November 24, 2008
Today Emilia and I went on a grand adventure. We took a cab clear across town to Kok-Tobe, a place where you take a gondola ride up the side of a mountain and then admire the views of Almaty. Emilia wasn’t afraid of the gondola, and we enjoyed looking at all of the houses below, some of them quite grand and others mere hovels. Although it was a sunny day, we couldn’t see very far. The smog, which seems to have established a permanent presence here (Almaty is like a fish bowl due to the mountains, so pollution gets trapped), made the buildings seem like distant shadows. Still, we enjoyed walking the trails at the top of the mountain and looking at the view and the various buildings in the park.
I’m sure Kok-Tobe is even better in warmer weather, though I liked the touches of snow and ice on the ground. We noticed a few restaurants, including one that looked like three yurts, but they were closed. There was also a roller coaster ride, which looked like it could be fun, as it hugged the side of the mountain, but it was also closed. Even if it had been open, I believe Em and I would have taken a pass. A few souvenir shops were open, and an old woman, who was sewing slippers (the kind a Sultan would wear), invited us in. Although she couldn’t speak English, she conveyed that she had sewn all the ornaments, which were very pretty. This woman really wanted to talk to us, and I would have liked to talk to her – she had many hand-made things in her shop – but we had to make do with limited communication. One thing for sure was that she loved Emilia, as she kept calling her “kookla” (doll) over and over again. When we were heading out the door, she gave me a small bird ornament as a gift for the baby. If I understood her correctly, she was saying it was just a small thing out of all the things in the store, but to me it was a wonderful gesture of kindness and thoughtfulness. I could tell this woman had a beautiful heart. I only wish I could have conveyed that thought to her, as I felt the moment quite touching.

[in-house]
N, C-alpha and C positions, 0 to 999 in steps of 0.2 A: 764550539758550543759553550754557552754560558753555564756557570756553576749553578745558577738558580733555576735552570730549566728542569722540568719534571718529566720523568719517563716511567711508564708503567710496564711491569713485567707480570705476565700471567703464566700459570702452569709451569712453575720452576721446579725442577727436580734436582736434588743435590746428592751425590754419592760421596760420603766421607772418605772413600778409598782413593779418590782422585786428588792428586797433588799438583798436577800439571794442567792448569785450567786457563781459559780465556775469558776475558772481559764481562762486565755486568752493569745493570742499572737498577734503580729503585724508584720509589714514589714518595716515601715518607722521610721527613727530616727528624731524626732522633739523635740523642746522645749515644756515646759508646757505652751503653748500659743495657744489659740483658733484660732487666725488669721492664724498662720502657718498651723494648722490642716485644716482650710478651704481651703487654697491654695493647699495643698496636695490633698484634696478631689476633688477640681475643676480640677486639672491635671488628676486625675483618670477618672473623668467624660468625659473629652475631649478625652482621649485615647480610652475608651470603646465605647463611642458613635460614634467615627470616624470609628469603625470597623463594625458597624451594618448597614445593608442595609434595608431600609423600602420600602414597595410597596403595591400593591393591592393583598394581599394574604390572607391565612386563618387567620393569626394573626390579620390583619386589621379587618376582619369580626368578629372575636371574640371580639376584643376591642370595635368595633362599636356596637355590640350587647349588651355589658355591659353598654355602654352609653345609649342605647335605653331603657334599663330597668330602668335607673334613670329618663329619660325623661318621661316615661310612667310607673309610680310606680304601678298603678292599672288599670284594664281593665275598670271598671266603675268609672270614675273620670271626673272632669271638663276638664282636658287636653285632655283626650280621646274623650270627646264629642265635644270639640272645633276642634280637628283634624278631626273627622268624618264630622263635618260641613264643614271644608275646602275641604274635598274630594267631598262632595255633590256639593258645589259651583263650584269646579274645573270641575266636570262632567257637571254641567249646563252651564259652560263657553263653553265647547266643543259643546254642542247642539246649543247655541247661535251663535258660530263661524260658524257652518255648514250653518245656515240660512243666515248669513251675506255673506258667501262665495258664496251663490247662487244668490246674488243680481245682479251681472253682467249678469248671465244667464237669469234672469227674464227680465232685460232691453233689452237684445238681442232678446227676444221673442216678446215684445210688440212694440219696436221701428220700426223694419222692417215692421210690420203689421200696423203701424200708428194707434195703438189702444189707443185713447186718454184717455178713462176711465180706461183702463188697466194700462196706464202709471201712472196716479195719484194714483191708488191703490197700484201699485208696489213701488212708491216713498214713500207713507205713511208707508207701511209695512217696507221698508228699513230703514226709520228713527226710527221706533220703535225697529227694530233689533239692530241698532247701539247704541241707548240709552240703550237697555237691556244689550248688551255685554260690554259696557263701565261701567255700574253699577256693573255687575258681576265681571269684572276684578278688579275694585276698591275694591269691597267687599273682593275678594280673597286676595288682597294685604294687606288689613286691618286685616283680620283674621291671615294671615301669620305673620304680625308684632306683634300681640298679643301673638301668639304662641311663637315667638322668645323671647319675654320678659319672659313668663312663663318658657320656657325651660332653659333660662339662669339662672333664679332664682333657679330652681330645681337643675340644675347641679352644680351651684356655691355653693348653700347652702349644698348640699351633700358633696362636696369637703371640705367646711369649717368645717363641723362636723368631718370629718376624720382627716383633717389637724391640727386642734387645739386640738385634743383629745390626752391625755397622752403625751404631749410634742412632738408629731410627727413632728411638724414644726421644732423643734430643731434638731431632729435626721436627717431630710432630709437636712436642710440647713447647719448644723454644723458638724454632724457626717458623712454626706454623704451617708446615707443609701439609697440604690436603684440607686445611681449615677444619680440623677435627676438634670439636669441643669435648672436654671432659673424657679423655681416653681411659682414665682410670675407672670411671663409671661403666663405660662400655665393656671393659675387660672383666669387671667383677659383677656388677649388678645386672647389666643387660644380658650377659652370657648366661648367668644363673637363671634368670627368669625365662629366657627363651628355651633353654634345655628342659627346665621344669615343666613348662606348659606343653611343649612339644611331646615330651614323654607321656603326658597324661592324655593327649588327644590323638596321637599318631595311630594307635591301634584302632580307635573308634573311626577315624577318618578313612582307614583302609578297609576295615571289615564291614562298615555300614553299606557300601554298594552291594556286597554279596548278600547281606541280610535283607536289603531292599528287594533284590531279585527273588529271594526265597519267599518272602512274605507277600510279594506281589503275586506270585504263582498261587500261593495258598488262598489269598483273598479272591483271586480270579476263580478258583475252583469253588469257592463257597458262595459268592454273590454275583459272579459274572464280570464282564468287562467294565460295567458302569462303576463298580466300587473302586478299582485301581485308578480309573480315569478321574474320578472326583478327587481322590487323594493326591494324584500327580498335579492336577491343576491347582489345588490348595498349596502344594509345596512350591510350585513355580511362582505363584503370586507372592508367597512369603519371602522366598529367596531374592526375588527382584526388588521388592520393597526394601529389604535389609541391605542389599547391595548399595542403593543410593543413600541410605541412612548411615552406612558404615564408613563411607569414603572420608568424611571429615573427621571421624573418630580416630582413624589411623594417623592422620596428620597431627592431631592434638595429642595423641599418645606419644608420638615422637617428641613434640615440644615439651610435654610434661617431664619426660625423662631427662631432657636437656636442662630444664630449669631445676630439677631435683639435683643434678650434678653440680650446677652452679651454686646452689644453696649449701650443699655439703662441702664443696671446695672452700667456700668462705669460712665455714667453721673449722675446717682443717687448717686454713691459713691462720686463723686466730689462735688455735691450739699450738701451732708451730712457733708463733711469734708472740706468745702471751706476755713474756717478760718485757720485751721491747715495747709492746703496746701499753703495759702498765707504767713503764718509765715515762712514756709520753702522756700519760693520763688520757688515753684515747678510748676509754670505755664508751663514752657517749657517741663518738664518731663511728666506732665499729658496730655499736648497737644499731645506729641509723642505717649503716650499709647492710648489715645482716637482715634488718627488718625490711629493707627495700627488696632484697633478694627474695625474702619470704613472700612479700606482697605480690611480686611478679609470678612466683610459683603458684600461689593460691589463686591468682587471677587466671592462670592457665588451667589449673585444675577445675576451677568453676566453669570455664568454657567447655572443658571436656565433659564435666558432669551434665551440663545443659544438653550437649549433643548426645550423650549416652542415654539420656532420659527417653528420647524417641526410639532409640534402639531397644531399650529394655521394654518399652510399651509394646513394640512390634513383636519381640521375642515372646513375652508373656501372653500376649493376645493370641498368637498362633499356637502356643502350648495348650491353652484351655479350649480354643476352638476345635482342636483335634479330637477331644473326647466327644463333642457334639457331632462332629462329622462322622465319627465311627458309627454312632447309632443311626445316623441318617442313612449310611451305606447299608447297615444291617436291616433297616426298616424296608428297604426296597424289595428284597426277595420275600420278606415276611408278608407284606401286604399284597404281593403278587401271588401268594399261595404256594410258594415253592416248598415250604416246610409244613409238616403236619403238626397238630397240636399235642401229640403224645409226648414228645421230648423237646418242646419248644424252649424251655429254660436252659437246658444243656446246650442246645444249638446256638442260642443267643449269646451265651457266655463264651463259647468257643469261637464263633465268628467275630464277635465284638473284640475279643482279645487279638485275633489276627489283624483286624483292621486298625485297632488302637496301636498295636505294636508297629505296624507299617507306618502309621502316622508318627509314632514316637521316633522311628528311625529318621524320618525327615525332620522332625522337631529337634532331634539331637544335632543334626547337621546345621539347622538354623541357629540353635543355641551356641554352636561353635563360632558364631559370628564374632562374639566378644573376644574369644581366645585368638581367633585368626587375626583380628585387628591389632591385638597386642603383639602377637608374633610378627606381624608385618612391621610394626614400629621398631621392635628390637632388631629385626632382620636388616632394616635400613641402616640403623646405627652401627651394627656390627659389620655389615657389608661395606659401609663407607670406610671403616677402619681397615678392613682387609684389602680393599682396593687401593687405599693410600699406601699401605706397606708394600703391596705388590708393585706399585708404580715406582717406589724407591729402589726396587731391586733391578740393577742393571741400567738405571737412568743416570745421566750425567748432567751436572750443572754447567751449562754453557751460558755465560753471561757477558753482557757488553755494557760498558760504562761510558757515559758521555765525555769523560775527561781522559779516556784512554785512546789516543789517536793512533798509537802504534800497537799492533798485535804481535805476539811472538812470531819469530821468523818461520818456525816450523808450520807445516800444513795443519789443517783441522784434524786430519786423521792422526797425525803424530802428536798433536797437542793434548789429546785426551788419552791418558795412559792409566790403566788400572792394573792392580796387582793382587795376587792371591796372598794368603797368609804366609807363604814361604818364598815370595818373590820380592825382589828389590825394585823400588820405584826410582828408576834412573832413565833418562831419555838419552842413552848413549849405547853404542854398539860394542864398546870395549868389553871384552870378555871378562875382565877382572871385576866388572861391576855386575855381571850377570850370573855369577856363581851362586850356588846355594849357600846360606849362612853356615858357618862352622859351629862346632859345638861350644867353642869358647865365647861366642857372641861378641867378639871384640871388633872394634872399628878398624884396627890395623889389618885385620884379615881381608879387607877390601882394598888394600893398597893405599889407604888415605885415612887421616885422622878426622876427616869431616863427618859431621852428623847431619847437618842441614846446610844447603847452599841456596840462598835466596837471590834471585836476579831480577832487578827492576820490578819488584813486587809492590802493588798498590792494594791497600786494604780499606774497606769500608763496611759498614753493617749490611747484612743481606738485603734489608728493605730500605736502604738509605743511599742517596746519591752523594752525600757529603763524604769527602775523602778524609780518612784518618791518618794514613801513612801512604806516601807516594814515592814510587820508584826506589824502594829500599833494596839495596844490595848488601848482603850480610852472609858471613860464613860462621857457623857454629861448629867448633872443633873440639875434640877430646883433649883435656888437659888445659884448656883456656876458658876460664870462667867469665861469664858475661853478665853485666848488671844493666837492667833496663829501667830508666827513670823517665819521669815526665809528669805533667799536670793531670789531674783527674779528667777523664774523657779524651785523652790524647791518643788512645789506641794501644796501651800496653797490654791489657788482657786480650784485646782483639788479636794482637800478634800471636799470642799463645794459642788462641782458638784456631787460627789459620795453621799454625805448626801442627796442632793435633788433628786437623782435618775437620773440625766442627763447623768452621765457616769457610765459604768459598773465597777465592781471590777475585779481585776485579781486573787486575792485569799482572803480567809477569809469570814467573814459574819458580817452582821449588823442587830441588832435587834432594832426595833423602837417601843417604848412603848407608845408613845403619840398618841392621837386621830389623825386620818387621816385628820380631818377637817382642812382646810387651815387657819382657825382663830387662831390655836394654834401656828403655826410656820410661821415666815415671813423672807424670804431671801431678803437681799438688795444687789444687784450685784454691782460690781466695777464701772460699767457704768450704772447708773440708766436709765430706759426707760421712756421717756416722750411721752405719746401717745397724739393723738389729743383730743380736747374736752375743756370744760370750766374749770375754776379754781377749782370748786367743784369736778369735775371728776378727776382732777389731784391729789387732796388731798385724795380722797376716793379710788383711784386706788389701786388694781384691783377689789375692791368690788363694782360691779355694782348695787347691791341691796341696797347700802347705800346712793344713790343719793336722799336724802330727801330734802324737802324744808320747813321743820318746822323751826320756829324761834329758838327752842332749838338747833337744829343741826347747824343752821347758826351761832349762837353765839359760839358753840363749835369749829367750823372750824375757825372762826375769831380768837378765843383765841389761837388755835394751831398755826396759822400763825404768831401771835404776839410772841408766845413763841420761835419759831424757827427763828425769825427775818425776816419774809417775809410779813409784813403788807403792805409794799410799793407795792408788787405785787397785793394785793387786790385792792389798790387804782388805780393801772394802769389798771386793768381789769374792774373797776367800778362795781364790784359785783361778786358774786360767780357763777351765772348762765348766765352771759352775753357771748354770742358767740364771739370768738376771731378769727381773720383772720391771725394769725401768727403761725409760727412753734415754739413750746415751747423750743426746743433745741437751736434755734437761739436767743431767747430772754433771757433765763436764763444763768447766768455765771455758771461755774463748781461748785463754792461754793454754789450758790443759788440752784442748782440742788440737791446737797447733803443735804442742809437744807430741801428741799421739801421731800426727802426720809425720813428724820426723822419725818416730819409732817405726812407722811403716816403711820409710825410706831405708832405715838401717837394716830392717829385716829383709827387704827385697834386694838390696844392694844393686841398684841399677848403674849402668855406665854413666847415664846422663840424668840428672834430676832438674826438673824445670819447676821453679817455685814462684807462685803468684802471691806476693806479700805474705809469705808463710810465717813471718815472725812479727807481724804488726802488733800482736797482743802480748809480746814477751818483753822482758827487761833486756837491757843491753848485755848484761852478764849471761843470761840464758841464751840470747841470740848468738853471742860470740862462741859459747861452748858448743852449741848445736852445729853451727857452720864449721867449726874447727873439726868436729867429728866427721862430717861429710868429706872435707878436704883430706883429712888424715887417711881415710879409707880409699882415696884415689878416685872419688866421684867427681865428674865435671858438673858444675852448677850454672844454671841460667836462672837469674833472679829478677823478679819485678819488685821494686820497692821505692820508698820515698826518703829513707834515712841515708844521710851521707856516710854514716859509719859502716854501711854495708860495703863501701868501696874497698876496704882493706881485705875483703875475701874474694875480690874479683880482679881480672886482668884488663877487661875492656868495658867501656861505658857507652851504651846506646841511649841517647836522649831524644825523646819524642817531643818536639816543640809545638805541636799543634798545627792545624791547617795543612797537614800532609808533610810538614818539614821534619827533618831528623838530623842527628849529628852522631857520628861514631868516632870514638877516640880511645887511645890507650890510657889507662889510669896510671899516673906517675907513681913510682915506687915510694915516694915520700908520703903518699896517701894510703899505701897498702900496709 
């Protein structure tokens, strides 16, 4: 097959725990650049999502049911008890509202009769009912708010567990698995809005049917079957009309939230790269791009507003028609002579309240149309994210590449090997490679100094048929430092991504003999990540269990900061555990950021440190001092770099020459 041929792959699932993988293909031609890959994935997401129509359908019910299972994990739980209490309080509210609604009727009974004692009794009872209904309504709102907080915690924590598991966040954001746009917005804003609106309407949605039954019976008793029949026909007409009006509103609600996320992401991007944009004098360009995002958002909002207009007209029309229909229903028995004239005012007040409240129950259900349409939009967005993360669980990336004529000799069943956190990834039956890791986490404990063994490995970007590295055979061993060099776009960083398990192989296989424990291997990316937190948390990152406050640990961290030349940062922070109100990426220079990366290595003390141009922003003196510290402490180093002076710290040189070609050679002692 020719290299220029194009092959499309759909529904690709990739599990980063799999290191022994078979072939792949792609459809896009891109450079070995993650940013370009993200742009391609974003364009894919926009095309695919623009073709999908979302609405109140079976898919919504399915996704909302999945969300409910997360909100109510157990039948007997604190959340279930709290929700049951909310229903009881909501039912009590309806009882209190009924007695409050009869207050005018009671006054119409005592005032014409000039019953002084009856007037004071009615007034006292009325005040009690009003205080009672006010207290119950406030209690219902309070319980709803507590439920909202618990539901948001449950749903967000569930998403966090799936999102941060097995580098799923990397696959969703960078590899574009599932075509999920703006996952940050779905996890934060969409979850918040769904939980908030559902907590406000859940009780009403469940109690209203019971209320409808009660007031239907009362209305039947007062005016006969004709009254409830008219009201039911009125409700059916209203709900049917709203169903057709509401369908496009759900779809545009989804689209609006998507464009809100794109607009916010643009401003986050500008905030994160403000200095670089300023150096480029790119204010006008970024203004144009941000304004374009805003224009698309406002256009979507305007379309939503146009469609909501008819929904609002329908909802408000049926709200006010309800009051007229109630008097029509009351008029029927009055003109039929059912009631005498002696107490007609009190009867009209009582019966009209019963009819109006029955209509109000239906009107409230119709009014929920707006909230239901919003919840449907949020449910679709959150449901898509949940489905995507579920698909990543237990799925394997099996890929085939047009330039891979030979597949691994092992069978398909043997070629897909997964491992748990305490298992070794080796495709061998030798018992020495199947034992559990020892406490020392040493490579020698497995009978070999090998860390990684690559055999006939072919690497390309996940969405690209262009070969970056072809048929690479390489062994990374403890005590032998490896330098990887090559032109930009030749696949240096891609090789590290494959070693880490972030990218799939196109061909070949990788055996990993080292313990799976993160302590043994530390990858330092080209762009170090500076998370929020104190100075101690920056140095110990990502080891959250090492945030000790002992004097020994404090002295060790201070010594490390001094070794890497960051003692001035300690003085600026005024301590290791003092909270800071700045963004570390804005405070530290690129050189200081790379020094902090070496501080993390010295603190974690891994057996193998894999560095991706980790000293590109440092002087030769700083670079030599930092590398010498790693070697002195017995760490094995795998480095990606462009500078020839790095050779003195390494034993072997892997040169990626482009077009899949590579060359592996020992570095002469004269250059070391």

I figured that since Kok-Tobe is a tourist attraction, there would be cabs waiting near the entrance to pick up passengers; I thought wrong. As I headed toward the street, which was busy with traffic, I couldn’t spot a cab. So, I asked a young man standing nearby for assistance. We had a funny exchange, as I was trying to explain to him that I needed a taxi, but he figured I thought he was a taxi driver. He did hail a cab for me (a Mercedes no less) and even pulled out a bill to show me how much the ride would cost (significantly less than the first driver, who I believe took advantage of the situation). I really appreciated this young man’s efforts. He exhibited true Kaz hospitality.
Tomorrow will be our last full day in Almaty, and the thought of going home makes my heart skip a beat. Sonya has Emilia’s passport in hand, and we will go to the embassy tomorrow at 2:30 for our interview. Then Em and I will be flying out in the wee morning hours on the 26th and journey backwards through many time zones. We will make it home just in time for Thanksgiving! Thank the good Lord! This year we truly have so much for which to be thankful.